A negative balance sheetby Praful Bidwai
(The Times of India, 14 May 2008
years ago this week, India blasted its way into the global nuclear club
by conducting five explosions at Pokhran. By declaring itself a nuclear
weapons state (NWS), it joined what it had long described as the
'Atomic Apartheid' system — not to reform it, but as one of its
In another policy rupture, India also embraced the
doctrine of nuclear deterrence, which it had for 50 years deplored as
'morally repugnant' and strategically irrational.
decision to cross the nuclear threshold was taken in secrecy, without
discussion in the cabinet security affairs committee and without even
the pretence of a strategic review promised in the BJP manifesto.
the defence establishment was in the dark about it until May 9. But
according to the present RSS chief, K S Sudarshan, the sangh parivar
was privy to it and mandated it.
Former National Security
Adviser Brajesh Mishra has since confirmed that the decision was taken
on April 7 and 8 by just four men, only one of whom — Prime Minister
Vajpayee — was an elected leader.
The others, besides Mishra,
were the atomic energy and Defence R&D Organisation heads who had a
partisan stake in India going nuclear.
Such opacity in respect
of a momentous policy change is itself reason enough to question its
false prestige-driven rationale. But 10 years after the tests, even
stronger arguments suggest themselves persuasively.
has created greater volatility in South Asia, making both India and
Pakistan more insecure. Today, millions of their citizens have become
vulnerable to attacks by nuclear-tipped missiles, which cannot be
intercepted or recalled.
Missile flight-time between cities in these countries is as short as three to eight minutes.
the past decade, India has been drawn into not one, but two, nuclear
and missile arms races — with Pakistan, and more ominously, with China.
The three countries' military spending is rising at rates that are
among the world's highest.
Since 1998, India's defence spend has
nearly tripled to $30 billion. This makes the always-gross
disproportion between India's military and social-sector budgets even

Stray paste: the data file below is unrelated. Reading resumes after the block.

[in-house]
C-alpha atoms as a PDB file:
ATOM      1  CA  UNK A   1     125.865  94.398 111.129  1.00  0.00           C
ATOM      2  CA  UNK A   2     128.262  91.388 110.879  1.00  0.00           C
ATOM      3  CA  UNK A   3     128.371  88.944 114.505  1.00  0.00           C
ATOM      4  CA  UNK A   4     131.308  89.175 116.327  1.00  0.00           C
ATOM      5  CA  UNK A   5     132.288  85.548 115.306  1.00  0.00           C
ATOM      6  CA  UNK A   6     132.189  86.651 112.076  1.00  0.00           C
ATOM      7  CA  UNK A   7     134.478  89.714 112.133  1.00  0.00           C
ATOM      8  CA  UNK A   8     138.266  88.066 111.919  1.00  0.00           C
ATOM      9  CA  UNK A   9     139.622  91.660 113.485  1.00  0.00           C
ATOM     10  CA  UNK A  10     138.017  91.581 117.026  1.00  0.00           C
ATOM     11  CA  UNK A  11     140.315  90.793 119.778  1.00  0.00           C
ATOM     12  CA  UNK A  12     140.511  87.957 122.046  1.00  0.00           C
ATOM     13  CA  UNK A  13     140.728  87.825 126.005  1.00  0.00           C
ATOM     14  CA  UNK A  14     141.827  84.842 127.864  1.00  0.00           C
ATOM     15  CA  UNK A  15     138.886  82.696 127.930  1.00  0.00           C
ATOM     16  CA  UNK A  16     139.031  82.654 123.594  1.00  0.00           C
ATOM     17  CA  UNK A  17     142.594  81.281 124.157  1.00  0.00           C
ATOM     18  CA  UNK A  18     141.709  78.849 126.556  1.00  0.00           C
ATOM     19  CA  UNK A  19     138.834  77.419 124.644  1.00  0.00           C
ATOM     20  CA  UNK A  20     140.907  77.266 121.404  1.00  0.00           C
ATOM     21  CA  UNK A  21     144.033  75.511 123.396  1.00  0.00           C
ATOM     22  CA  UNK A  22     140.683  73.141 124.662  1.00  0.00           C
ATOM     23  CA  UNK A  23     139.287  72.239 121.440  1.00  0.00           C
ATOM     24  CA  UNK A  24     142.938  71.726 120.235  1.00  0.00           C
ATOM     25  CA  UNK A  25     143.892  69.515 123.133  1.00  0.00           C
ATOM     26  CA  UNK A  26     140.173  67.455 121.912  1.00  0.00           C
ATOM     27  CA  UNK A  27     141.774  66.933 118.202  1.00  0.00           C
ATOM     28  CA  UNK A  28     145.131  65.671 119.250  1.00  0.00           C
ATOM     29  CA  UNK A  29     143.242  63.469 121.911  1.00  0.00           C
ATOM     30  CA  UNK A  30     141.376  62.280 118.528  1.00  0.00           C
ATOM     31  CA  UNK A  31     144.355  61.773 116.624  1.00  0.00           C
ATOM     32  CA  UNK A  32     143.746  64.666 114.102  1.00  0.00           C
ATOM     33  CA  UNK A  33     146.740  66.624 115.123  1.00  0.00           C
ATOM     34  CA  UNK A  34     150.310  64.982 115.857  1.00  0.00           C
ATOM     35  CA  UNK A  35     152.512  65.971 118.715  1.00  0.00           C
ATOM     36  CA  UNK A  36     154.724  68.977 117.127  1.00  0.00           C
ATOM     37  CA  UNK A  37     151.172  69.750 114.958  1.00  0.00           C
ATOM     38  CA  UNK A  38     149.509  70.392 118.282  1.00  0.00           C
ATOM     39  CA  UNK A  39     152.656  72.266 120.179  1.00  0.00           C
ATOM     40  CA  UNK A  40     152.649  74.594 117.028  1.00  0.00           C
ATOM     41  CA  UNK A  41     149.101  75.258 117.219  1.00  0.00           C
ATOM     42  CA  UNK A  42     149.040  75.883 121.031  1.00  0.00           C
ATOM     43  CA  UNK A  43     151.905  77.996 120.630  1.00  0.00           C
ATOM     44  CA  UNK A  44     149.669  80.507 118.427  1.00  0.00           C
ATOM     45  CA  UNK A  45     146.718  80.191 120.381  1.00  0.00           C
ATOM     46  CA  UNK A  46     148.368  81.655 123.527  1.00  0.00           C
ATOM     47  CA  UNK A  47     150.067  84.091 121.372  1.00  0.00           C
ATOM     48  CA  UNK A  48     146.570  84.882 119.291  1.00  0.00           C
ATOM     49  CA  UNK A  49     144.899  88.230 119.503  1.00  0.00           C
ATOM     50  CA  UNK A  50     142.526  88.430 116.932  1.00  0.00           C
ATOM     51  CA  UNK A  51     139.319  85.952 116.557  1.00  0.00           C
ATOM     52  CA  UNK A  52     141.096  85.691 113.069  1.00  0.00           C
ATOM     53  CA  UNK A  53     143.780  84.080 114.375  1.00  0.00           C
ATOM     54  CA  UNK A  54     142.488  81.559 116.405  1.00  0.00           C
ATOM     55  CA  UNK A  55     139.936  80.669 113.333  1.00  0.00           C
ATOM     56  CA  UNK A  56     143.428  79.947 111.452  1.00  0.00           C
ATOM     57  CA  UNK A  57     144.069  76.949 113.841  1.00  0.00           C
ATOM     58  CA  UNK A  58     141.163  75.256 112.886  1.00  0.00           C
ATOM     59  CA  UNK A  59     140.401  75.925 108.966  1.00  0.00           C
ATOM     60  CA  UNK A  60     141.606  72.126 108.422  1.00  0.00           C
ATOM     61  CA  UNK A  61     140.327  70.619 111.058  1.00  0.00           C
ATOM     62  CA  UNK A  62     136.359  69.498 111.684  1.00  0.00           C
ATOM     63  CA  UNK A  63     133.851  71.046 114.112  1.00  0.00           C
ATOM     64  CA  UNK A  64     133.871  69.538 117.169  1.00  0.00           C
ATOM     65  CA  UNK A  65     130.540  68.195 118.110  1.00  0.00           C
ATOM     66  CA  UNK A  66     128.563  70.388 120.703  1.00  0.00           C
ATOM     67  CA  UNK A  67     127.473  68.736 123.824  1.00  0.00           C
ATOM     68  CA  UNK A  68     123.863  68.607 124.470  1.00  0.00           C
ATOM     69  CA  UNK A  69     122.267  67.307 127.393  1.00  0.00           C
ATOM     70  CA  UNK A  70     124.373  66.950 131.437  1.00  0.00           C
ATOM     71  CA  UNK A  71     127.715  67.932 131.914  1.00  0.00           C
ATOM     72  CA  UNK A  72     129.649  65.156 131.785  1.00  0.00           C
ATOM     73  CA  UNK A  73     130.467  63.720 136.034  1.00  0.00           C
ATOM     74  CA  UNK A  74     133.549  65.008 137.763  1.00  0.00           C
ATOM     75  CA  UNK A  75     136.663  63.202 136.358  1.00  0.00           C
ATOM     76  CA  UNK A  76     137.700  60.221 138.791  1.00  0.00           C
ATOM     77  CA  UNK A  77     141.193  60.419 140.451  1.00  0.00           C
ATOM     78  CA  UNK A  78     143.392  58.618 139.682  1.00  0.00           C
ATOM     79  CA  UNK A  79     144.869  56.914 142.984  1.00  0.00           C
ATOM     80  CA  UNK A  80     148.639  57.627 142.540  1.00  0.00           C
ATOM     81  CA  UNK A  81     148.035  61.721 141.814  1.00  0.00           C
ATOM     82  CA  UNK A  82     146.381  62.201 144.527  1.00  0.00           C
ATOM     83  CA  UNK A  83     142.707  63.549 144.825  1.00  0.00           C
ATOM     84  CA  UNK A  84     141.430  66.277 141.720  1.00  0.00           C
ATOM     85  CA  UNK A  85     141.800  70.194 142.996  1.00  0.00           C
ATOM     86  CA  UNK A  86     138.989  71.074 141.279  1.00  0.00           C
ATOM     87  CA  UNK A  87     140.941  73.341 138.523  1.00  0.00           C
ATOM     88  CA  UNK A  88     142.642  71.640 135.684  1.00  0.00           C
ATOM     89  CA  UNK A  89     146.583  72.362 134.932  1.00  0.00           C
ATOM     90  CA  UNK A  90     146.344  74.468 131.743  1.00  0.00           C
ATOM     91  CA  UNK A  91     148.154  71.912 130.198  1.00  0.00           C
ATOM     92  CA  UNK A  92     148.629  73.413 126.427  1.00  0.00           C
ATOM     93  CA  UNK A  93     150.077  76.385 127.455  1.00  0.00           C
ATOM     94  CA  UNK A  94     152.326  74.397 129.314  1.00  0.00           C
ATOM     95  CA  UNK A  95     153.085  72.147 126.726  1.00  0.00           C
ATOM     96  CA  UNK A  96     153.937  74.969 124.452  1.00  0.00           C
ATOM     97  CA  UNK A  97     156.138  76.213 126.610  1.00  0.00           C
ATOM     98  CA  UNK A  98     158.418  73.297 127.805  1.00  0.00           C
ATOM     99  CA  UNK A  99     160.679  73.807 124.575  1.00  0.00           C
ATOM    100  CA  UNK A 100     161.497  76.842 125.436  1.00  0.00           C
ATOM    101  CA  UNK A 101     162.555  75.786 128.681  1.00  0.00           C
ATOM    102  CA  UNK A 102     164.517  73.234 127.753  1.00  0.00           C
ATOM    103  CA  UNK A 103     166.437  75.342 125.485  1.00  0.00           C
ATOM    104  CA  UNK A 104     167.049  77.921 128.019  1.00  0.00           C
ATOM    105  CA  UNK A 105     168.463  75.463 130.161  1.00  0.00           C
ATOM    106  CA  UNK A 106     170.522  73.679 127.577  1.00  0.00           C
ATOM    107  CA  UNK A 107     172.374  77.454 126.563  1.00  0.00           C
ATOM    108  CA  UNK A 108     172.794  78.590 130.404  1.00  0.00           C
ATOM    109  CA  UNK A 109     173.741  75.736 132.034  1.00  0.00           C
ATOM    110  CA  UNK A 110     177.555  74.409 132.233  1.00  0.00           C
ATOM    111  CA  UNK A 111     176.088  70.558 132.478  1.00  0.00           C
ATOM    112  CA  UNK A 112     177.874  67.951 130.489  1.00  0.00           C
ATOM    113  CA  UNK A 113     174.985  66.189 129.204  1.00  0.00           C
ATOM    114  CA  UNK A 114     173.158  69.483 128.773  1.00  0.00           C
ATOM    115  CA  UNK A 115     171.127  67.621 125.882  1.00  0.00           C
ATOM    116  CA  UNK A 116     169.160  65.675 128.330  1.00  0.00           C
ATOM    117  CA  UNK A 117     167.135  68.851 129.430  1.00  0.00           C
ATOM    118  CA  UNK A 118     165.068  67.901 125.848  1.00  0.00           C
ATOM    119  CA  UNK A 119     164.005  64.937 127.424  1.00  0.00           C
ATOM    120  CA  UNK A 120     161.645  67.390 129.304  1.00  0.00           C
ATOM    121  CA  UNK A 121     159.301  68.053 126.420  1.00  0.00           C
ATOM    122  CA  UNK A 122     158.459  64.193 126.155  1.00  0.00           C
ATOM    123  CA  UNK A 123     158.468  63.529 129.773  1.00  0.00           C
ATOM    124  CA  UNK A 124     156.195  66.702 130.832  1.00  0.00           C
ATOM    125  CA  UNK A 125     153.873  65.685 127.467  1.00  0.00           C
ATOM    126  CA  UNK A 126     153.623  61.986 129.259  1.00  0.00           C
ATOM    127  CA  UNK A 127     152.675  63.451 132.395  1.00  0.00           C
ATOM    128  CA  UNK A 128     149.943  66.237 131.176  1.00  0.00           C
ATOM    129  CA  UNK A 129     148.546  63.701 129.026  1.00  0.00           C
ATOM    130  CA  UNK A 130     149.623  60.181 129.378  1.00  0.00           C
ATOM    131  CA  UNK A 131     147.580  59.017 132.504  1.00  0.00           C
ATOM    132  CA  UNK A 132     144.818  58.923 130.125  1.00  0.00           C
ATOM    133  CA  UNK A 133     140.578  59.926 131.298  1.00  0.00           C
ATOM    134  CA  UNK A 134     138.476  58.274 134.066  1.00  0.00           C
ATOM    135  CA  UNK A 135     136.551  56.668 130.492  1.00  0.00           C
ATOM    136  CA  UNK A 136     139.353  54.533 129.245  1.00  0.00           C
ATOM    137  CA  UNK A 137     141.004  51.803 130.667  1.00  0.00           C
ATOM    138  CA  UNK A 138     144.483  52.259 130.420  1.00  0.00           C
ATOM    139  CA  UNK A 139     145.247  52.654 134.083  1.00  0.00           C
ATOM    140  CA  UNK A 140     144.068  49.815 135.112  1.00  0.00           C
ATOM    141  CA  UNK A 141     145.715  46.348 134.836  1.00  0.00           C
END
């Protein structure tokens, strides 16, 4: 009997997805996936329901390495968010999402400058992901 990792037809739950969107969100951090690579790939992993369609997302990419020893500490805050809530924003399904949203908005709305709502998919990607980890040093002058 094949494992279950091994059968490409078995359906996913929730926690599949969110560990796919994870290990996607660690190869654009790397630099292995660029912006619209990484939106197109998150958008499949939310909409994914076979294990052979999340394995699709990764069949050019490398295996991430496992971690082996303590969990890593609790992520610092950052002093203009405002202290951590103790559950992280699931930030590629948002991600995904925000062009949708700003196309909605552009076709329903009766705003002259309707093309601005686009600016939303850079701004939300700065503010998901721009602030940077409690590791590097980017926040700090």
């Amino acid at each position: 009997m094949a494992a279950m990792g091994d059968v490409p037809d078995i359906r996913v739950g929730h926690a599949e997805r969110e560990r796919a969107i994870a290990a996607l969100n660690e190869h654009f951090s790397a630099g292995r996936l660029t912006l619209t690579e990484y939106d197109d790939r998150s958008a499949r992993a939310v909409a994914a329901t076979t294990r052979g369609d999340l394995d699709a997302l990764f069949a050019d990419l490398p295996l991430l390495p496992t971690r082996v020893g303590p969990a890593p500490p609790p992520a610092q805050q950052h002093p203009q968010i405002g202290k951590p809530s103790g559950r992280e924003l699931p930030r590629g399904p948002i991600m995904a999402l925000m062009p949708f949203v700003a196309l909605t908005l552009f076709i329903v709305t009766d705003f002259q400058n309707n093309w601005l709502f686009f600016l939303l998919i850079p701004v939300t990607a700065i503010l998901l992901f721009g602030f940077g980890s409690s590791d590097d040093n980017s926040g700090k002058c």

This can only aggravate social insecurity, in
addition to strategic instability. As India long argued, the logic of
arms races is cruel: you don't quite decide how much more you spend on
arms, your adversary does.
India is erasing its own memory.
Nuclear weapons have encouraged adventurist and reckless behaviour in
our region. Neither Pakistan's Kargil incursion nor Pervez Musharraf's
1999 coup, which decisively set democracy back, can be understood
outside the nuclear context and the dangerously false confidence the
bomb generated among Pakistan's men in uniform.
In South Asia,
even the comfortable assumption of the nuclear-deterrence theory — that
nuclear weapons states don't go to war with each other — stood
demolished a year after Pokhran-II. Kargil was a serious conflict,
involving 40,000 troops and top-of-the-line weaponry.
disclosures that Pakistan came close to readying its nuclear missiles
in 1999, and that India and Pakistan were twice at the brink of a
nuclear confrontation in the 10-month eyeball-to-eyeball stand-off
after the December 2001 Parliament attack should warn and worry all
sensible citizens not devoted to the bomb. We may not be so lucky the
next time around.
The heaviest component of the costs of going
nuclear has been moral-political. India, the land of the Buddha and
Gandhi, lost a good deal of its global moral stature as a force of
peace and moderation.
This, not raw power, was long the source
of the prestige we enjoyed. The second setback is India's retreat from
the global disarmament agenda.
After Pokhran, India turned
against its own demand for a special disarmament UN session, like the
1988 session where Rajiv Gandhi presented his thoughtful plan for
global nuclear elimination.
The UPA's promise of reviving that
plan sounds hollow. It will acquire credibility only if India seizes
the initiative by announcing unilateral nuclear-restraint measures and
making concrete proposals for complete nuclear disarmament.
(The writer is an anti-nuclear weapons activist.)